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The boundary of a black hole is said to be surrounded by event horizon - the point of no return! What is its significance in terms of general relativity?

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    $\begingroup$ The question "What is its significance in terms of general relativity?" is both too broad and out of scope for this site (belongs on Physics.SE). Could you clarify exactly what information you are looking for? $\endgroup$ – called2voyage Feb 25 '14 at 17:28
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    $\begingroup$ What I mean to say is, how are the characteristics of event horizon related to Space-Time? $\endgroup$ – Spacetrekker Feb 26 '14 at 13:45
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It is exactly the point of no return for light. In other words, it is the point (actually more like a sphere) in which the escape velocity from the Black Hole gravity reaches $c$.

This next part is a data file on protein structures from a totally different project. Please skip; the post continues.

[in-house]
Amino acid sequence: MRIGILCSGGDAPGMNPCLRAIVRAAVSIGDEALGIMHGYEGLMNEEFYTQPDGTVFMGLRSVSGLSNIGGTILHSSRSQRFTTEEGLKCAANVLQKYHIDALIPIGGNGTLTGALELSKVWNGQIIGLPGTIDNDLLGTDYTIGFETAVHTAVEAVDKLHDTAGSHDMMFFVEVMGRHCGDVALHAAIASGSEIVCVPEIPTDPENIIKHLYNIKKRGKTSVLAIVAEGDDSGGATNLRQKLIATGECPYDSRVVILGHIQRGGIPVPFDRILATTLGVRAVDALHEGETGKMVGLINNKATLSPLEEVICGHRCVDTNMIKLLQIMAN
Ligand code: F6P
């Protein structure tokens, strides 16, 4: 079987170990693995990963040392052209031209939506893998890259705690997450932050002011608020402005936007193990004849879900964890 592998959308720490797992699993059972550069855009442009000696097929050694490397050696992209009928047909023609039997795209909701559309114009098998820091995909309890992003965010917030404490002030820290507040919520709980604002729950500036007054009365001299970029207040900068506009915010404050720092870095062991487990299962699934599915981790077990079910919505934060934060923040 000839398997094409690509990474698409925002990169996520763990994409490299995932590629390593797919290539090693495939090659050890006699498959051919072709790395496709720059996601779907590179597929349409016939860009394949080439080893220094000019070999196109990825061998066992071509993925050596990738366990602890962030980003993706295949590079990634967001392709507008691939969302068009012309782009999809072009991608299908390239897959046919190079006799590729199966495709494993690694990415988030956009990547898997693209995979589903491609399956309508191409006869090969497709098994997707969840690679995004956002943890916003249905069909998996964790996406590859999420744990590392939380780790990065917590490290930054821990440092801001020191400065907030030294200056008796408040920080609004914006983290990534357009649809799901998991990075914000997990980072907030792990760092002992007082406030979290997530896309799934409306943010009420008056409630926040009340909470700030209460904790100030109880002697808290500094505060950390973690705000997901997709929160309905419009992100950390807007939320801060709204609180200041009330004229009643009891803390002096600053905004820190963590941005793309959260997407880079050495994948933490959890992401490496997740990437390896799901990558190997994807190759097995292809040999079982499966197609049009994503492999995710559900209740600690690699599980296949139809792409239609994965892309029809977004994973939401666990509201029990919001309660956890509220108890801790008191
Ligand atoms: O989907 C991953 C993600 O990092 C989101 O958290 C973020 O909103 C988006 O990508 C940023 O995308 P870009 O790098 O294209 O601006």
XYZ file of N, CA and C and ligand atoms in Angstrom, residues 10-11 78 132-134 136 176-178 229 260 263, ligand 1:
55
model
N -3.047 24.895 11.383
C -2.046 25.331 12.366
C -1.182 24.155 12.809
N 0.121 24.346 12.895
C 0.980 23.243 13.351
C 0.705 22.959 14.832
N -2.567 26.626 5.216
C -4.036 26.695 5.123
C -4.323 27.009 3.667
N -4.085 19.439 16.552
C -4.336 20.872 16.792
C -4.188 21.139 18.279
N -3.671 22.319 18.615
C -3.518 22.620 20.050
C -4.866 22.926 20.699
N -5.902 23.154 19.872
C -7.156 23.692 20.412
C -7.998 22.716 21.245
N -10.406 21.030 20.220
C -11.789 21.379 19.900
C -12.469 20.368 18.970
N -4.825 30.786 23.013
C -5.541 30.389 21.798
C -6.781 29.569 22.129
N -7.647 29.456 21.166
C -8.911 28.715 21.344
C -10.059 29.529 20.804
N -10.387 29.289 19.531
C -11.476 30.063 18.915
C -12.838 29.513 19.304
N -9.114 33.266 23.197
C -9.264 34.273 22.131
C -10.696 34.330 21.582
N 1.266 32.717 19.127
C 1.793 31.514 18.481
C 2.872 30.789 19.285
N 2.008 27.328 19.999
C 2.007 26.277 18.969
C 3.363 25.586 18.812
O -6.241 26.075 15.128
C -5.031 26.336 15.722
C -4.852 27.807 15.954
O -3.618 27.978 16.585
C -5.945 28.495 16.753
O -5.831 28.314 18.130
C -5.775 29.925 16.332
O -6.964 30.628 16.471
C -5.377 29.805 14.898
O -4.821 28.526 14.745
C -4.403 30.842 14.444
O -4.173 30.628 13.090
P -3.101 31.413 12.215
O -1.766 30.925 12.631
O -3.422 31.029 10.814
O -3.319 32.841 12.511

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What I mean to say is, how are the characteristics of event horizon related to Space-Time?

Formally, an event horizon is the boundary of a region of spacetime that's not in the causal past of future null infinity. In other words, the boundary of a region from which even idealized light rays cannot escape to infinity. Whenever the event horizon is smooth, it is also null hypersurface--i.e., the direction perpendicular to it is a light ray.

Because the event horizon is defined in terms of the infinite future, the definition is very non-local, and one would need to know the entire future history to be sure where the event horizon is. As such, it is only one of a half-dozen different types of horizons used to study black holes.

Though the event-horizon itself is a three-dimensional hypersurface in spacetime, it can also be viewed as an evolving two-dimensional membrane made of a viscuous electrically conducting fluid with finite temperature and entropy but zero thermal conductivity.

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